There is little debate that marketing’s strength lies in understanding consumer behaviour and the factors, which affect the way in which customers perceive value. Its strength also lies in the uncovering of the differing needs of various customer groups (market segments), the translation of them into product and service bundles to meet those differing wants and needs by means of the facilitation of customised products and services production and the marketing of the offerings through customer value propositions.
If both sides of supply and demand are individualised and separated, the supply side will view demand as having an external origin and will fail to recognise that demand is influenced by the organisation’s customers pull and interface. In addition, if consistent and timely information does not flow from the downstream customer to the supply side of the equation, the organisation will not be able to respond to the differentiated needs of individual customers and customer segments.
Differentiated demand for products and services is a key input to supply chain management as without these outputs there will be little need for SCM. The consequences of such information gap are substandard product and service development, and ineffective product and service delivery. Stock-outs caused by the mismatch between the demand and supply and the high price of products due to inefficient supply chain management will definitely have a serious impact on the brand’s reputation and as importantly revenue and profits.
The impact of SCM on the marketing mix
The impact of SCM on the marketing mix variables, as asserted before, is profound. From an offering (product or service) perspective, the organisation needs inputs such as raw materials, components, spare parts, energy, information and other required injections that are required to produce stock and services.
Supply chain facilitates such inputs by selecting qualified and reliable suppliers who provide affordable materials for the transformation of customer-needed outputs. Procurement, which is an important SCM function, ensures the end quality of the final offering by bringing in quality raw materials and other requisite augmentations. An integral part of a product is the brand under which it falls.
For example, Toyota as a world-renowned brand has several products under its ‘umbrella’ namely Corolla, Tazz and Fortuna etcetera. With brand strategy in mind, it is not possible to build a successful branding strategy by solely focusing on logos, slogans or advertising campaigns while ignoring the role of supply chain management.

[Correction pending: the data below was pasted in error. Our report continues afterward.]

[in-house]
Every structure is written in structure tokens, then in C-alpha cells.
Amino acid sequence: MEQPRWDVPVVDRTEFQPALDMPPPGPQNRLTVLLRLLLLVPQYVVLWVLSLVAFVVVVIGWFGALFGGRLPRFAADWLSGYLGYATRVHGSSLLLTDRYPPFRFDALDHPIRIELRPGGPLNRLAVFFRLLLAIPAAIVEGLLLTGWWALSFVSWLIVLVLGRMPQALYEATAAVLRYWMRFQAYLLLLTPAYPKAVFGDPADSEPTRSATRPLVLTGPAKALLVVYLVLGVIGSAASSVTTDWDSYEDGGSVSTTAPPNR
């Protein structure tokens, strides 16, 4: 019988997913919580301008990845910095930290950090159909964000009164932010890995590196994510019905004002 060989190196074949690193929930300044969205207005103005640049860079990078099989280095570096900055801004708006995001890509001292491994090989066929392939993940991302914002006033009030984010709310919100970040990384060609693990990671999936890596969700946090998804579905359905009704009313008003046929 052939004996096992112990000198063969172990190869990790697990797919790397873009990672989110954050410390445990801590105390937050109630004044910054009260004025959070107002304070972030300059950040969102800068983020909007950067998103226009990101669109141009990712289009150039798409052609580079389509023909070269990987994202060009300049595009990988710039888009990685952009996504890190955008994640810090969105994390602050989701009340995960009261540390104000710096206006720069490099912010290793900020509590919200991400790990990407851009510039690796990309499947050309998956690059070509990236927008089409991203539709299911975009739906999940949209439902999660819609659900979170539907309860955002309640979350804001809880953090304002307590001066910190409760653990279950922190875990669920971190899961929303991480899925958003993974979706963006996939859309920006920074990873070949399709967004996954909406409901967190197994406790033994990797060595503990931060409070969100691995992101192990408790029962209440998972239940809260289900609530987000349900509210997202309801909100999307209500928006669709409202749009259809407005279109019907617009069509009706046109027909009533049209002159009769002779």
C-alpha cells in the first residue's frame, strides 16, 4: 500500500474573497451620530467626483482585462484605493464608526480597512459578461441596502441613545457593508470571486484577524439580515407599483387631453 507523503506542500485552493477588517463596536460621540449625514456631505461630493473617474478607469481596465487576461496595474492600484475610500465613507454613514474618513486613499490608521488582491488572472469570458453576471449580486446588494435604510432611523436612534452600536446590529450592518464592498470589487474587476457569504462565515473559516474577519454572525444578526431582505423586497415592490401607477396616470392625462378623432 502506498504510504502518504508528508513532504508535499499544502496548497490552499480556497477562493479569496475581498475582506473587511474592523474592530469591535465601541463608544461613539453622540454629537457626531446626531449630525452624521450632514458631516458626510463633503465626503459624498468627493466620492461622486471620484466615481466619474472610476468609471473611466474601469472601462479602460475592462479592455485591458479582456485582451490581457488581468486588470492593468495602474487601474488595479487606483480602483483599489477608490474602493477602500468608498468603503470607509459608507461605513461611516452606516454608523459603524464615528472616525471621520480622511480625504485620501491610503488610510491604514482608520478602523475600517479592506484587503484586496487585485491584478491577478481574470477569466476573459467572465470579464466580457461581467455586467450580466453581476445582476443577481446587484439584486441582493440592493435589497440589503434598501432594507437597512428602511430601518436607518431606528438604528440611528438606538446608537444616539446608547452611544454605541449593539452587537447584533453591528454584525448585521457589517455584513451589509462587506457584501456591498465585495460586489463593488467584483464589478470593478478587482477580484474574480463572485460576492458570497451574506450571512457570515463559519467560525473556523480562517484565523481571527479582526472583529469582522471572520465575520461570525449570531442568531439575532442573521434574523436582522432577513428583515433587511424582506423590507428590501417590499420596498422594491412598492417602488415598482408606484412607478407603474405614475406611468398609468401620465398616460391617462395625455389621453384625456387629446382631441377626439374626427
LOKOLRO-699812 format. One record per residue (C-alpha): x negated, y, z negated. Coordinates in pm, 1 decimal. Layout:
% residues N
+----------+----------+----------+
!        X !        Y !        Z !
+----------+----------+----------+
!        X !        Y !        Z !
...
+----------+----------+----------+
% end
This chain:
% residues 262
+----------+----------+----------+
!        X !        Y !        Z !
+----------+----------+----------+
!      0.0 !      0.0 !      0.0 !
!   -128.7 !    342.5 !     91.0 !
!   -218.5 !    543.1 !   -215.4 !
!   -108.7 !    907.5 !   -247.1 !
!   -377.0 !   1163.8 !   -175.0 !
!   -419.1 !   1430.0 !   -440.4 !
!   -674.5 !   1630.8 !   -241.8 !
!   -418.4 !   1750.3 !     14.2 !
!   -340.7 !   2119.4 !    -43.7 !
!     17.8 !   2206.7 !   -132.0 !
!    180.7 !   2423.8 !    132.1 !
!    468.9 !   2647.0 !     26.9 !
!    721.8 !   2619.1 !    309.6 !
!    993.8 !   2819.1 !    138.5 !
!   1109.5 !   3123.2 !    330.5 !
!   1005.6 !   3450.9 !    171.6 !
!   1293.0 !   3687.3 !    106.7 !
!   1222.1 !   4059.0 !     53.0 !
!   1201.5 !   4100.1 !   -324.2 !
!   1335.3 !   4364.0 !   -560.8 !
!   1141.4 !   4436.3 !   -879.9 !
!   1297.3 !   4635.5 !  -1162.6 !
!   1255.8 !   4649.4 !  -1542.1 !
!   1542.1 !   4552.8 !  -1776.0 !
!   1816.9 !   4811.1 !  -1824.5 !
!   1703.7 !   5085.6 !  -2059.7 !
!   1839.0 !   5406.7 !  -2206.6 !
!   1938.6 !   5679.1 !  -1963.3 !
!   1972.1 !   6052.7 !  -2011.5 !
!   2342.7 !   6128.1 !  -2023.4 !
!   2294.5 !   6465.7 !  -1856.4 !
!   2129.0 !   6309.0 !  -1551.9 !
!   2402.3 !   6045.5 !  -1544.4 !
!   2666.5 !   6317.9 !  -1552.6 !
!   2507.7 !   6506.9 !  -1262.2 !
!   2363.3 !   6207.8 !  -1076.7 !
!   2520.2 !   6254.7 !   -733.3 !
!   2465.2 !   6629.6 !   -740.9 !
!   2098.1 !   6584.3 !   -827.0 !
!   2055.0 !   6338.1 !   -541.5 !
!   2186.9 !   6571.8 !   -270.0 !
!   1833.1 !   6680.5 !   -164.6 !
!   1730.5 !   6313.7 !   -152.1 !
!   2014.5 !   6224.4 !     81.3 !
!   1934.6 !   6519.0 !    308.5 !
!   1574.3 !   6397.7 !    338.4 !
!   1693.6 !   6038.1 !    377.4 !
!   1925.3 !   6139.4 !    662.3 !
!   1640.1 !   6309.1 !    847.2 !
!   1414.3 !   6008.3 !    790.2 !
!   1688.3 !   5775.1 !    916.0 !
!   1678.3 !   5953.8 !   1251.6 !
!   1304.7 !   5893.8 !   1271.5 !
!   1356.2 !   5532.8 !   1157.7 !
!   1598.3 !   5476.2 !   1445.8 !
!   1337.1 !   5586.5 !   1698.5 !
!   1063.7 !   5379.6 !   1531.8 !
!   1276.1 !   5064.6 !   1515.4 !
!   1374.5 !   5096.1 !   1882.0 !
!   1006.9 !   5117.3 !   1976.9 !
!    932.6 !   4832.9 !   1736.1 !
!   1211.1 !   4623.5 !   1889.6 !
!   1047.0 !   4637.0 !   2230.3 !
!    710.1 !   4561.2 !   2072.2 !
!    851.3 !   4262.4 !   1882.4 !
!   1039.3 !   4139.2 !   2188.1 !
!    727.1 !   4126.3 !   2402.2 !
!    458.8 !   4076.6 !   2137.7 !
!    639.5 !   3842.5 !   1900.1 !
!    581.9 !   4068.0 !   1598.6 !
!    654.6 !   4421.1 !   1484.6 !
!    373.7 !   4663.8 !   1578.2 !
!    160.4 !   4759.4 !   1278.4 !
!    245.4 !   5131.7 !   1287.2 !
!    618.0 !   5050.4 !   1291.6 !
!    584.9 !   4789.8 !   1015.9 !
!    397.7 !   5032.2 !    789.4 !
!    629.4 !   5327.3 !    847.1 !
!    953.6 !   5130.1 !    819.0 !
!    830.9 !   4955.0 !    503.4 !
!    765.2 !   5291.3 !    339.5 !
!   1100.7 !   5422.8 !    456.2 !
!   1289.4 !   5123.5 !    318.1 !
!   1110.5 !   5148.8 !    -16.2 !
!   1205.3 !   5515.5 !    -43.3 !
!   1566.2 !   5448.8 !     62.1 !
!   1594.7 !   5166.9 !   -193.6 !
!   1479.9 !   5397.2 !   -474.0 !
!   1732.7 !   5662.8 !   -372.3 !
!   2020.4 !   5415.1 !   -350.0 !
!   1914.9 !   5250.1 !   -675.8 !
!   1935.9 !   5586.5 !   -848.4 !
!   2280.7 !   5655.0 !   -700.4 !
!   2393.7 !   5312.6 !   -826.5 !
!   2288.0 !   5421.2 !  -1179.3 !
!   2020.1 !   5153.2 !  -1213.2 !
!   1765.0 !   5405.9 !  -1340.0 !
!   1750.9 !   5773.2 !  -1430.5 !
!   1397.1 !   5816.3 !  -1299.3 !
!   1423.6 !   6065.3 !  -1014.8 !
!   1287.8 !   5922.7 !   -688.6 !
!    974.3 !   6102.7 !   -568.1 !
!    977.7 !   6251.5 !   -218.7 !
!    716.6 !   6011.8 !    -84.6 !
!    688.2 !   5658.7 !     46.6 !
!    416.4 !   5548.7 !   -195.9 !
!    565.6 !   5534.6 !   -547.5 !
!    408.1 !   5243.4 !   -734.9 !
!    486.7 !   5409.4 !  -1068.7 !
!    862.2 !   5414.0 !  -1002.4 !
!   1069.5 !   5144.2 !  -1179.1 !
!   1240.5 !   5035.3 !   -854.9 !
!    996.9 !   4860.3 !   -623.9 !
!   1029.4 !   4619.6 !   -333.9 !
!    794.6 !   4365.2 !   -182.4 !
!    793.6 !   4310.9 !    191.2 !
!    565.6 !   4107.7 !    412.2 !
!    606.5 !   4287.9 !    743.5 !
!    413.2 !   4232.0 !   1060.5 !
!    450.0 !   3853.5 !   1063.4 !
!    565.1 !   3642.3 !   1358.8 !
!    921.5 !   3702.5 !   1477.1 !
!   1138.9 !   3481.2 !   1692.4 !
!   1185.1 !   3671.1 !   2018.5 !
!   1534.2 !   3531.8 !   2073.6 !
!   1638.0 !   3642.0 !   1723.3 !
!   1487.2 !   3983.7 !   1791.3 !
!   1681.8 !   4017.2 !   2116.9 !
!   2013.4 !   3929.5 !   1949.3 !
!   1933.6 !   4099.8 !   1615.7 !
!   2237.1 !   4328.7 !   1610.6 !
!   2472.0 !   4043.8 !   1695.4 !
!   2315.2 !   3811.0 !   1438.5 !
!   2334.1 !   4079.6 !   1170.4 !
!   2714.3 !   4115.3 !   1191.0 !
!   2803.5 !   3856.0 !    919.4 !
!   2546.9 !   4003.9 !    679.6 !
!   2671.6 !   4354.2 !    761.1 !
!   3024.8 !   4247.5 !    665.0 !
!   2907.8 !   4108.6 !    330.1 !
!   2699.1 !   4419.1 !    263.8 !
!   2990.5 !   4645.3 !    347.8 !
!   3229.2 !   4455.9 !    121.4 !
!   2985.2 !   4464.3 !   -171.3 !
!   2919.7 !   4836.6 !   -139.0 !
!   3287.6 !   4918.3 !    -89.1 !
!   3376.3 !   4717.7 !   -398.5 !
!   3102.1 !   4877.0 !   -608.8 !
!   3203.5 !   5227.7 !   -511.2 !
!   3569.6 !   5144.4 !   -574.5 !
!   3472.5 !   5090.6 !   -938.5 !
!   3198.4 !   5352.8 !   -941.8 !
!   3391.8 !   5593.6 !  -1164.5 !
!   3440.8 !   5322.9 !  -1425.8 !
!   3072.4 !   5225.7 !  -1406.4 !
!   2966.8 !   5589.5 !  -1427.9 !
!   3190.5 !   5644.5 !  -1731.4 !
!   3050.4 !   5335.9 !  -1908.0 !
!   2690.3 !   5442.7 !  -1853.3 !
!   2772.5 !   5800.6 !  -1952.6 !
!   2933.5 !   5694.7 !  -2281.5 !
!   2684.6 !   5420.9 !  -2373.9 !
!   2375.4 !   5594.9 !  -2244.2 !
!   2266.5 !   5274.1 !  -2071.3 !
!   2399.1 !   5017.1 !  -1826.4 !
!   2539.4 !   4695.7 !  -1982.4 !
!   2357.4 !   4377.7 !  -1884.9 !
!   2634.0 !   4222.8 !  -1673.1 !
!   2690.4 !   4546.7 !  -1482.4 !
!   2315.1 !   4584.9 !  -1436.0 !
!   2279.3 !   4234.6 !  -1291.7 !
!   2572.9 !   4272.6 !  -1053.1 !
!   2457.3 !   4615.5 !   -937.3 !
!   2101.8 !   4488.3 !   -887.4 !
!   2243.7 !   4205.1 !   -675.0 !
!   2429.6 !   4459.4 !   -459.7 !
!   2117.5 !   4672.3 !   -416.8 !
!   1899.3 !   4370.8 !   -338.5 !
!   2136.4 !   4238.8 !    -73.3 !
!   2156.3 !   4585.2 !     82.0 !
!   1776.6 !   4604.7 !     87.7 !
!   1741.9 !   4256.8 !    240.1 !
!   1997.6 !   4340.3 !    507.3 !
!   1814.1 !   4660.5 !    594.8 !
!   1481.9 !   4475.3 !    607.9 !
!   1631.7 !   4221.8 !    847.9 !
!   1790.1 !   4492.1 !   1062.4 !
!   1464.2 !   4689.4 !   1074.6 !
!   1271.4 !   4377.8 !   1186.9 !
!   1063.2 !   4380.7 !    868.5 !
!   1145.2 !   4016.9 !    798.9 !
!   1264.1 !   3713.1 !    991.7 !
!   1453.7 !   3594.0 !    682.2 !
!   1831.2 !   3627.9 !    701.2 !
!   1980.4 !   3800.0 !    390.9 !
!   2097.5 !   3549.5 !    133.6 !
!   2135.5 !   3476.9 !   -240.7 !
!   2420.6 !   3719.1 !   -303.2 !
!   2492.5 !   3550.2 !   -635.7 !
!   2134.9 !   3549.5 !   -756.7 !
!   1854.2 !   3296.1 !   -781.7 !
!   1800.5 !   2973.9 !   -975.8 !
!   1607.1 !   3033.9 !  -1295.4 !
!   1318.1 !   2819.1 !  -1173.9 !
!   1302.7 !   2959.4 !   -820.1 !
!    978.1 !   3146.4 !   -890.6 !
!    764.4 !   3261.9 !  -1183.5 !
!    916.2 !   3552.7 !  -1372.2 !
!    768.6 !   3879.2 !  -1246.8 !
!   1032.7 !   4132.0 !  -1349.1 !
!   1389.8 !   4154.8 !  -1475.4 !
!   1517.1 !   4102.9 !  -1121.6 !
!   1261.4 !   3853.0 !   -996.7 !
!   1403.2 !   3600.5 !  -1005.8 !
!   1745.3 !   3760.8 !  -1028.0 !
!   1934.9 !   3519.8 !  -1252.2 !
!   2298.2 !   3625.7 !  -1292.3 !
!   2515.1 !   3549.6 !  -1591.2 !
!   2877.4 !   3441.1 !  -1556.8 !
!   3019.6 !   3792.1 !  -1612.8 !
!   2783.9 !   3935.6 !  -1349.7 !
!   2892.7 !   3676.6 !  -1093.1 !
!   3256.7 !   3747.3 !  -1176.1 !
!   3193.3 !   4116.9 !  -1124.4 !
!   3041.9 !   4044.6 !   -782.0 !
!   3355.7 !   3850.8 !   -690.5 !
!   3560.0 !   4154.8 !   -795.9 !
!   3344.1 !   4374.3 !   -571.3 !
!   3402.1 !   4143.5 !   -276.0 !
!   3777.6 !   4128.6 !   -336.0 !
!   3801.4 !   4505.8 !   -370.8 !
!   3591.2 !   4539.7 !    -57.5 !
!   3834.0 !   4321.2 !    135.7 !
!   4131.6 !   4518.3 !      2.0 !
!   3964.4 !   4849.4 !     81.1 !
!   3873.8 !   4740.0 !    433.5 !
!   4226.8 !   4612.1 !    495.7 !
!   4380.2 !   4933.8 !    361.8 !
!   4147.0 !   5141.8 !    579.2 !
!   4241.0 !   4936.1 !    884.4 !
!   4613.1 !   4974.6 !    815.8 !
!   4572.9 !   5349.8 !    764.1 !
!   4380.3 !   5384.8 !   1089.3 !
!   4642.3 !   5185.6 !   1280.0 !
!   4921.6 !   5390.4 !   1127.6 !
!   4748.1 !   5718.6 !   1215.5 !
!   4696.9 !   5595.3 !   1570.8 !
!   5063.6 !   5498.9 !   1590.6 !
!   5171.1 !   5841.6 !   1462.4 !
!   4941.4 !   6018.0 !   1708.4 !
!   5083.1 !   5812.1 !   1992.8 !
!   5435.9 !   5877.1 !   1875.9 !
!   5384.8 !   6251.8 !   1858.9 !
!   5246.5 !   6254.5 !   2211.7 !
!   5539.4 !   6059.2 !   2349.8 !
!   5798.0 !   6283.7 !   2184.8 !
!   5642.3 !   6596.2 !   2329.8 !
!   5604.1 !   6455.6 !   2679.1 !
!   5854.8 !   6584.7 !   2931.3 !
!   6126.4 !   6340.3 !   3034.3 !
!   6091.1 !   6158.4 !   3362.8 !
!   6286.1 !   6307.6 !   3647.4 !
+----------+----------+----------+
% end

Organisations should use their supply chain management capabilities and capacities as a basis to support and build their brands and ultimately strengthen their marketing mix strategies. It can ensure that the organisation’s brand is not undermined by fulfillment deficiencies in the supply chain. SCM has the strong impact on the organisation’s marketing mix strategy as it greatly influences brand promise, the customer buying experience and overall customer value proposition.
Hence, an organisation’s brand promise must align with its supply chain management capabilities. It is necessary for marketing managers to pay more attention to their supply chains. They must be accountable for aligning the product and brand promise with the organisation’s supply chain management capacity and capability, as it has a powerful impact on its customer value proposition.
SCM also has a marked influence on price as procurement, transportation and warehousing ensure that the aforementioned inputs are secured as inexpensively as possible and when and where the buying organisation needs them. As the final price of goods include fixed, variable and semi-variable costs, plus the requisite level of margin, if SCM input costs increase, the price of goods and services will likewise escalate, which could drive customers away to opposition offerings.
It could also reduce profits of the organisation if it bears the escalation. Transportation, as stated before, essentially provides time, possession and place utility, which could have a dramatic impact on price if fuel prices in RSA continue to increase and if interest rates rise, which could affect the lease payments of capital goods such as trucks, warehousing and so on.
SCM is already involved in the organisation’s place element of its 4Ps. Distribution includes (amongst other logistics activities), warehousing, customer service and transport. Warehousing comprises of activities relating to the space needed to hold or maintain inventories. Goods must be stored for later sales and consumption, unless customers need them immediately.